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Keelhaulers show they’re a cut above – Times-Herald

Ten years later, Cal Maritime University cadets and faculty report that Mark Kosca Jr. is still on his back. zenari.

Or in this case, himself.

For the 10th year in a row, Cal Maritime’s Shave to Save Cancer Ceremony had cadets and others — a total of 100 heads in the box office on Tuesday — lose all their kidneys in the name of raising and raising funds to fight cancer.

“My two grandparents died of cancer, so I feel the pain that Mark Kosca is suffering,” said Andrew Scannell, a former student at Cal Maritime. “It’s the first time I’ve cut my head and it’s the shortest I’ve ever had, but it’s just my hair. It will grow again. But it was very nice to be a part of this. I kept seeing others on Instagram saying they were cutting my hair, and I thought I’d do that. “

The event is dedicated to longtime Cal Maritime employee and boss Mark Kosca, who in 2013 lost his son to cancer at the age of 11. Initially, the fundraiser was an event to show support for the Kosca family, with approximately 300 people beheaded. Kosca Jr. to help when he started rehabilitation.

Ten years later, he is still in college.

“It’s another thing that humbles me so much and has kept me here for so long,” Koska said. “It’s amazing that all cadets are brought to such an awareness. My family has not helped others like children who need a bone marrow transplant. Mark Jr. he was always loved by all the cadets and he ran around the campus and adored them all. Many of the cadets were ill during the first months of their visit to the hospital and often showed their support after cutting their hair. ”

Vincent Robustelli has his hair cut at the 10th annual Shave to Save Cancer Saving Academy at Valle Cal Calm Academy in Vallejo. (Chris Riley / Times-Herald)

Within seconds of appearing, Jeff Ward of Cal Maritime took his seat to cut his hair.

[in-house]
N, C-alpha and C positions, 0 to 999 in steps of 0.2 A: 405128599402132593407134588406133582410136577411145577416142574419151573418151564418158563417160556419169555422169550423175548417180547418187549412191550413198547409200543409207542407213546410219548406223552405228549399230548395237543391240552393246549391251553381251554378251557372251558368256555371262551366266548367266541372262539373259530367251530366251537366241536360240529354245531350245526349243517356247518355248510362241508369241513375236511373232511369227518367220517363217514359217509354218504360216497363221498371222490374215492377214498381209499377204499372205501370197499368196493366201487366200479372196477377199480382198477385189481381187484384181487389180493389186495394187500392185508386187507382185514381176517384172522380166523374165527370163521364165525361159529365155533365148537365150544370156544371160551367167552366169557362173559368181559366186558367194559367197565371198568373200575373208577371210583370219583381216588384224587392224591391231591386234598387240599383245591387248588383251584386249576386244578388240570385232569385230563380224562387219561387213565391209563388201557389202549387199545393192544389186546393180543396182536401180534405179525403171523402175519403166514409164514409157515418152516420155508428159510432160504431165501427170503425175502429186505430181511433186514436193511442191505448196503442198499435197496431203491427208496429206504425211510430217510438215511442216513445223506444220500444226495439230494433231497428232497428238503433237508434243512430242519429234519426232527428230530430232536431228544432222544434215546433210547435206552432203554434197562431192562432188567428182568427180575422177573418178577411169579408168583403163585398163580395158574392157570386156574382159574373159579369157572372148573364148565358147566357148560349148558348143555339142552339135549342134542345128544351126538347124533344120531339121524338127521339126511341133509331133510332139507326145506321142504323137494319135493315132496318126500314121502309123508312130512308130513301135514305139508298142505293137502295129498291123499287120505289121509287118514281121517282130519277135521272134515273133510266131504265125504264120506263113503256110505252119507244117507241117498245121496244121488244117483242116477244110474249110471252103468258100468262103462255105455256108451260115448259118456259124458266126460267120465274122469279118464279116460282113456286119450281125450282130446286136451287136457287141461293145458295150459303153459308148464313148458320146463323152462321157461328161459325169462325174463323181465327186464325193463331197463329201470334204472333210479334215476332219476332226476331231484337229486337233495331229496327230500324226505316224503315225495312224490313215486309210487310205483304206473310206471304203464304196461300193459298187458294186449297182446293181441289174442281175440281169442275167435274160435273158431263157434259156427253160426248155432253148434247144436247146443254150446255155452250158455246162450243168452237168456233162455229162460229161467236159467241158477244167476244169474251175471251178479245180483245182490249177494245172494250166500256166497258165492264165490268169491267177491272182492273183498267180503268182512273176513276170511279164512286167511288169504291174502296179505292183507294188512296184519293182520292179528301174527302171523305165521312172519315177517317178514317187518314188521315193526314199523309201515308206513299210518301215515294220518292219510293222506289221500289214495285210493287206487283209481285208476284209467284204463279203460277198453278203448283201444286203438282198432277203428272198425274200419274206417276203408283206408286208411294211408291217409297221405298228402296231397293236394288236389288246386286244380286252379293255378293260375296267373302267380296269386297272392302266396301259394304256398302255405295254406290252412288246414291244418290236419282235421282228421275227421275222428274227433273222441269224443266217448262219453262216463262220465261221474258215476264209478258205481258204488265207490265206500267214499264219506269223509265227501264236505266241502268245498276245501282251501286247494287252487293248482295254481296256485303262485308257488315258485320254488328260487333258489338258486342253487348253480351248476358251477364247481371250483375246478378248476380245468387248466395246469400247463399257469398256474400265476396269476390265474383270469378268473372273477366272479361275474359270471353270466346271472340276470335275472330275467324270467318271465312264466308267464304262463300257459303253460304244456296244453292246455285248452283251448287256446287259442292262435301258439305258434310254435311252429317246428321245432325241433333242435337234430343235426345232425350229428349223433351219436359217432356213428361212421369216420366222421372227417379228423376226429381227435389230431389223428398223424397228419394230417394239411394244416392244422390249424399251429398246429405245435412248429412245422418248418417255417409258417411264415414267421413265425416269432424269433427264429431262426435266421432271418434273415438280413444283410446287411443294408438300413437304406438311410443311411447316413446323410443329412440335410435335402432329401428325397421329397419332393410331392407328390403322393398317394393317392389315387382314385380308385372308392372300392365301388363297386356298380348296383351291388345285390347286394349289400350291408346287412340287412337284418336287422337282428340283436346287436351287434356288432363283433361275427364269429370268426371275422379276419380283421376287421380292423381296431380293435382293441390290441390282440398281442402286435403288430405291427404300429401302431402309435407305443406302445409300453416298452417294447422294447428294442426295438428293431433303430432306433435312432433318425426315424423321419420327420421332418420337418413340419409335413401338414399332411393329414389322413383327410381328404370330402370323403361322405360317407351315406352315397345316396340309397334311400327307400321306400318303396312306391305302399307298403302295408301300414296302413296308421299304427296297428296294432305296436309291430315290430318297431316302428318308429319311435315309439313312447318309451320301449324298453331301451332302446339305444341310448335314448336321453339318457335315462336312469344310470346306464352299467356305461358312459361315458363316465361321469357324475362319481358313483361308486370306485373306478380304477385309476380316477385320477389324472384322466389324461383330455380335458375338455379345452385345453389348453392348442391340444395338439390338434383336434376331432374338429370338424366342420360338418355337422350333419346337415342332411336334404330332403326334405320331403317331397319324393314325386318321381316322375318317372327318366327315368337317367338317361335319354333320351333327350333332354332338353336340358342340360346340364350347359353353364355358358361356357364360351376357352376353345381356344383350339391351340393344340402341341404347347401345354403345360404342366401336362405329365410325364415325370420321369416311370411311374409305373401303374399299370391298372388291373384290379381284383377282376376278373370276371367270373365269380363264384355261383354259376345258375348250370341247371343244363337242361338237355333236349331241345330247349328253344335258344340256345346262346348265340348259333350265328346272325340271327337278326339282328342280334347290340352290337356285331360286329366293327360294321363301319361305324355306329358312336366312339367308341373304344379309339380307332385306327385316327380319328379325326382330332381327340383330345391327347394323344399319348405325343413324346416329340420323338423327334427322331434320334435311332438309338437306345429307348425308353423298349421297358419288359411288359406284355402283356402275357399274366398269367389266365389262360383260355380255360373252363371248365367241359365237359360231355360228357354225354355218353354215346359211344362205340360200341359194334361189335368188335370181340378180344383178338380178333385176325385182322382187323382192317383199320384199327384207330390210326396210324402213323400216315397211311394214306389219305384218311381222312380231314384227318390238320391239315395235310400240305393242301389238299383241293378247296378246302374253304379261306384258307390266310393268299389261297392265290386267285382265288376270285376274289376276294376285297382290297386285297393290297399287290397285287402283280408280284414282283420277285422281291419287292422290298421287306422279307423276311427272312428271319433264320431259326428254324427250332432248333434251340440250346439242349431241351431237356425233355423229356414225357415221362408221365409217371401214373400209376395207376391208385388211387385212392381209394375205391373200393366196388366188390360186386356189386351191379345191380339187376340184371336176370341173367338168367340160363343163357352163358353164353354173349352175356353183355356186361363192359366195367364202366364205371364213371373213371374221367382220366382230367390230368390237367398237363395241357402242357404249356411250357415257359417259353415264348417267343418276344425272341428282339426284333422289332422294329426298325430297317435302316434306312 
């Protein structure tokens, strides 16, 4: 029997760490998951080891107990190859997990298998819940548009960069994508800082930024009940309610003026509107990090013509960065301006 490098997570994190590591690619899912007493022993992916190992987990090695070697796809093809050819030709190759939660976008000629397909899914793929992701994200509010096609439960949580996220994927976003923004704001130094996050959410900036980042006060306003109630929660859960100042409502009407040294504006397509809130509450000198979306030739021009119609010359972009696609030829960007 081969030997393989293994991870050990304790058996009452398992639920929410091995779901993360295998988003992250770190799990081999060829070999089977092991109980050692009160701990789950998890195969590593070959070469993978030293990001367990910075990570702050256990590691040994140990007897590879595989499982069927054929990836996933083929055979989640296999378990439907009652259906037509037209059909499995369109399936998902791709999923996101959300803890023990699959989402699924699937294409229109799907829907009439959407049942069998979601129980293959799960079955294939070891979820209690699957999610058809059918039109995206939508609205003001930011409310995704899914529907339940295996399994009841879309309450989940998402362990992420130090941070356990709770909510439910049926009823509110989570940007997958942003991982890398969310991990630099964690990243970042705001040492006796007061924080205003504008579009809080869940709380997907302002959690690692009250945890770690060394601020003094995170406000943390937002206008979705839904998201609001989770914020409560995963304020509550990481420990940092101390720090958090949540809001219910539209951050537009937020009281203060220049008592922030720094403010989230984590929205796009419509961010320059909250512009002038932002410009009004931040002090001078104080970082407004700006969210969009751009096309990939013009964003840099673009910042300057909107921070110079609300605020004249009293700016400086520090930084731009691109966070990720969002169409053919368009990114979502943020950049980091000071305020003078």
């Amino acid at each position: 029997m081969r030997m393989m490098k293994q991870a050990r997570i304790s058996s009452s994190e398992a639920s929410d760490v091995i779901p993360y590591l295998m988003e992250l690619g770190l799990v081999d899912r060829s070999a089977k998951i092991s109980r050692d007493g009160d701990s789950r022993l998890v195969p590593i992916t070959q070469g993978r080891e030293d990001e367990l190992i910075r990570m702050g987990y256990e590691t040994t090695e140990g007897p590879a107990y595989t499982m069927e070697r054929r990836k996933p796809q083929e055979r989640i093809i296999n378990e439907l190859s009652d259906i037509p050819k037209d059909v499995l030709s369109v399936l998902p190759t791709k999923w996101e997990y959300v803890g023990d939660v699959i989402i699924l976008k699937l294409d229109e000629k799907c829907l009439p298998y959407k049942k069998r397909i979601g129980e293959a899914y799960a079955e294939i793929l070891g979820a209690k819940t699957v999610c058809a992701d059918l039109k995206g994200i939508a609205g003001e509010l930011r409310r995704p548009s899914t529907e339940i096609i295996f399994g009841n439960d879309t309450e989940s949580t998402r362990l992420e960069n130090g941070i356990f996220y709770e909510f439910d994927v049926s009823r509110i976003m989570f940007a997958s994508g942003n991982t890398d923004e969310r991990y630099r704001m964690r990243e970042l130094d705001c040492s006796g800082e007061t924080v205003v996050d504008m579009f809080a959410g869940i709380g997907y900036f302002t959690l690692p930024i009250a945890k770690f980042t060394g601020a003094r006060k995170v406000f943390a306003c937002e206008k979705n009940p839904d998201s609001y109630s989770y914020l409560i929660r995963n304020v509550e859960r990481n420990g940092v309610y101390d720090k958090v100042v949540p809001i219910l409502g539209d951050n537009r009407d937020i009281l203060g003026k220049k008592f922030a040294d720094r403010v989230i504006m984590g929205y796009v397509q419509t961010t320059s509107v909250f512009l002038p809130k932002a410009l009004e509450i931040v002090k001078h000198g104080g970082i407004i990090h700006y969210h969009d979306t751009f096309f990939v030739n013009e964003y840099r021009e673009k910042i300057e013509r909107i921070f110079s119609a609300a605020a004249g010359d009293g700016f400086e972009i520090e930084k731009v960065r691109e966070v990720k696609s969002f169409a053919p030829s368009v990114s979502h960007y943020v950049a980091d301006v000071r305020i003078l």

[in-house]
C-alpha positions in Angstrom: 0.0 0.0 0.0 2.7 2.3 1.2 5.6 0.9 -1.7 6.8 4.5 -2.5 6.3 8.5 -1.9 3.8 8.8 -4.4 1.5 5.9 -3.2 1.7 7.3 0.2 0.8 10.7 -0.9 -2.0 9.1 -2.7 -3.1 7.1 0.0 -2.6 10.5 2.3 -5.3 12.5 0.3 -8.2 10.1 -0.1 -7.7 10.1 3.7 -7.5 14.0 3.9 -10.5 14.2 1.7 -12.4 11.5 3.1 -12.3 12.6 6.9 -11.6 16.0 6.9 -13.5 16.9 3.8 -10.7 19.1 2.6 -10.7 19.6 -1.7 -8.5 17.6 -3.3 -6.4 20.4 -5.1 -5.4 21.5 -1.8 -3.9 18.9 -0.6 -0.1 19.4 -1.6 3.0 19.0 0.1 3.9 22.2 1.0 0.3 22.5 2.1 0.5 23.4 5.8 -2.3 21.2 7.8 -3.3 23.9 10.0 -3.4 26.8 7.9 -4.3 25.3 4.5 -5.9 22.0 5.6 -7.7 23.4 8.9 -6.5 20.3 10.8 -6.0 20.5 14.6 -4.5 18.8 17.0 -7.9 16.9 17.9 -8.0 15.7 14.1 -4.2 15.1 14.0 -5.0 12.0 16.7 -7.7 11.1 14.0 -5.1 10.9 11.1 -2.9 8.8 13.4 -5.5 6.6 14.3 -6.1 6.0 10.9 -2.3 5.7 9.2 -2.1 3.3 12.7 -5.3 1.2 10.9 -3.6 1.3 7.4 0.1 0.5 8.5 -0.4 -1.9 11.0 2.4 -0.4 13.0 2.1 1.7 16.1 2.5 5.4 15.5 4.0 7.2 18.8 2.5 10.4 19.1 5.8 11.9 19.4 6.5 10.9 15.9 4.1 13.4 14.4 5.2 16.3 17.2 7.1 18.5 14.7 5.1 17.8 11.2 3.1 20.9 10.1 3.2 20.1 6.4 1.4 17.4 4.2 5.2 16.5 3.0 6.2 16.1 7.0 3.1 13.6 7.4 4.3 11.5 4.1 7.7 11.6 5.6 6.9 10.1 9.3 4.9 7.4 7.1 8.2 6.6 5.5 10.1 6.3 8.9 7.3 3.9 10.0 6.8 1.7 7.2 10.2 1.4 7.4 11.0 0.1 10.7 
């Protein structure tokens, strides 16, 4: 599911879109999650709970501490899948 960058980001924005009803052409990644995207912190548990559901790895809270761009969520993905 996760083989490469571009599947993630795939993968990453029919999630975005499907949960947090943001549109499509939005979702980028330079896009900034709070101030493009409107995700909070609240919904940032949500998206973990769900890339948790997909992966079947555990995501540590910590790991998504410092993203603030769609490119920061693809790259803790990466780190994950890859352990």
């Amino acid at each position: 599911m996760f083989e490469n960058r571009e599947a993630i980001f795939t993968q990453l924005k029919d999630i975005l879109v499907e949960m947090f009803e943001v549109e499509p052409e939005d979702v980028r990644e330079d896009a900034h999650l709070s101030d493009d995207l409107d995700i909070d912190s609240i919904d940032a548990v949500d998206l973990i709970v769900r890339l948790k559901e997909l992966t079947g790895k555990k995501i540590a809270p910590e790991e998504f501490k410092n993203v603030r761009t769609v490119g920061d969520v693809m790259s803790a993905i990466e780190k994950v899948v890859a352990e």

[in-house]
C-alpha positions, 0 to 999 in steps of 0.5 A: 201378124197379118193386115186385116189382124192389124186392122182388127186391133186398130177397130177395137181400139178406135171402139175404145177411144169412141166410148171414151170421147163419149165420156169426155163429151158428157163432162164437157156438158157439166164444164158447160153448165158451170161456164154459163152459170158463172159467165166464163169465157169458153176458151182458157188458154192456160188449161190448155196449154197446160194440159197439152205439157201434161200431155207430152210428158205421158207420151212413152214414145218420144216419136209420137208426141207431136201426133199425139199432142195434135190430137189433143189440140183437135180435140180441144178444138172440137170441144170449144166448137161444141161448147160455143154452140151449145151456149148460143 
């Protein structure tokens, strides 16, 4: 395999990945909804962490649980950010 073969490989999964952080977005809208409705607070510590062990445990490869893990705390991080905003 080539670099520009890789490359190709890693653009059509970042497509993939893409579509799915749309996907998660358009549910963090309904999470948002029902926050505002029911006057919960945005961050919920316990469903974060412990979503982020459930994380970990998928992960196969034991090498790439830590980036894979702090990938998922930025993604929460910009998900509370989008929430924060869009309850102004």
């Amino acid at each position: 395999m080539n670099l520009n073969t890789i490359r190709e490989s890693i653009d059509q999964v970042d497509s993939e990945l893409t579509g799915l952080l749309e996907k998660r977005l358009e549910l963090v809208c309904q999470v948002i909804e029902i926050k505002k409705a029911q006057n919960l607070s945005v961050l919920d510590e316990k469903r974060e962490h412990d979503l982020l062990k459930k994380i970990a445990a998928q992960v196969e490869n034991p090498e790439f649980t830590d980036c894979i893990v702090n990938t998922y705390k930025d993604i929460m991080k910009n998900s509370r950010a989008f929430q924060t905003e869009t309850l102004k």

“This goes back to helping Mark,” Ward said. “We did this to show that we support him. Initially it was a student advisory committee, but then the whole rugby team was cut off and more and more people became interested. I remember riding a golf cart with Markie and Bryan Rooney (a former men’s basketball coach) and Markie being shocked and saying, ‘Is this all for me?’ “

Mark Kosca remembers that day well.

“It was like a little kid having a birthday party with all his friends,” Kosca said.

Senior cadet Emily Silva has been helping her hair cut on campus for four years.

“I have to recruit some people and take them to this area and they will say,‘ I guess I’ll do it, ’” Silva said with a laugh. “But then people realize that this is for a big cause. I’ve been very close to Mark since I’ve been here and I love helping him and his family. I tell him every year to choose a date and we will work with what is good for (Kosca). ”

Eric Bankston was the Director of Sports Information to take in all the good atmosphere and attend the event.

“It’s so rewarding to see all the cadets doing this for the right reasons,” Bankston said. “And congratulations, it really shows the great character of all the men and women here. I am very proud to be a staff member today. ”

In the 10 years since the event, more and more people are becoming aware, Kosca said.

“Times are changing, but more and more people are showing a personal story and a connection to it,” Kosca said. “Everyone seems to have a connection to cancer, be it family or friends. Still former cadets call me on Mark Jr.’s birthday to talk about it and have fun. It’s very humble after all these years. “

Keelhaulers show they’re a cut above – Times-Herald Source link Keelhaulers show they’re a cut above – Times-Herald

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